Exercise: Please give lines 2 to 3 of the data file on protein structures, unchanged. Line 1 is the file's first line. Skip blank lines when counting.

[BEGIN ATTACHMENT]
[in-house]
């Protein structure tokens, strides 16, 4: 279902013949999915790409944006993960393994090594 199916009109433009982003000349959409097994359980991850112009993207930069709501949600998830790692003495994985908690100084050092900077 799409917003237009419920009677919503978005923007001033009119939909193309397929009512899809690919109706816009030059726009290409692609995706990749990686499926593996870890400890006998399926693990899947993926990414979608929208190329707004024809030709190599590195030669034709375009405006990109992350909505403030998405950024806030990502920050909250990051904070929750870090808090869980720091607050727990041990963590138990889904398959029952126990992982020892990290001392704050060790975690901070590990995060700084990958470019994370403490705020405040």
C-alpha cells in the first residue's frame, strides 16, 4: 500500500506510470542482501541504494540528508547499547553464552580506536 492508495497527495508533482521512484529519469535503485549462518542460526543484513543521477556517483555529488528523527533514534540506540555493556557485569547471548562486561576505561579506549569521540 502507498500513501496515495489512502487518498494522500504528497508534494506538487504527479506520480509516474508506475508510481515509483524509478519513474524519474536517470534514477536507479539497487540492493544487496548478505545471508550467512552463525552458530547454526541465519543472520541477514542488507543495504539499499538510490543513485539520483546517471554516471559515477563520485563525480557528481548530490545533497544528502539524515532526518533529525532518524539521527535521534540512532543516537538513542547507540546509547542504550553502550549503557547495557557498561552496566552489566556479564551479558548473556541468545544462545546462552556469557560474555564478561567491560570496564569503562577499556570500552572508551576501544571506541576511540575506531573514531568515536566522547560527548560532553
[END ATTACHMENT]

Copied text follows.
């Protein structure tokens, strides 16, 4: 279902013949999915790409944006993960393994090594 199916009109433009982003000349959409097994359980991850112009993207930069709501949600998830790692003495994985908690100084050092900077 799409917003237009419920009677919503978005923007001033009119939909193309397929009512899809690919109706816009030059726009290409692609995706990749990686499926593996870890400890006998399926693990899947993926990414979608929208190329707004024809030709190599590195030669034709375009405006990109992350909505403030998405950024806030990502920050909250990051904070929750870090808090869980720091607050727990041990963590138990889904398959029952126990992982020892990290001392704050060790975690901070590990995060700084990958470019994370403490705020405040």
C-alpha cells in the first residue's frame, strides 16, 4: 500500500506510470542482501541504494540528508547499547553464552580506536 492508495497527495508533482521512484529519469535503485549462518542460526543484513543521477556517483555529488528523527533514534540506540555493556557485569547471548562486561576505561579506549569521540 502507498500513501496515495489512502487518498494522500504528497508534494506538487504527479506520480509516474508506475508510481515509483524509478519513474524519474536517470534514477536507479539497487540492493544487496548478505545471508550467512552463525552458530547454526541465519543472520541477514542488507543495504539499499538510490543513485539520483546517471554516471559515477563520485563525480557528481548530490545533497544528502539524515532526518533529525532518524539521527535521534540512532543516537538513542547507540546509547542504550553502550549503557547495557557498561552496566552489566556479564551479558548473556541468545544462545546462552556469557560474555564478561567491560570496564569503562577499556570500552572508551576501544571506541576511540575506531573514531568515536566522547560527548560532553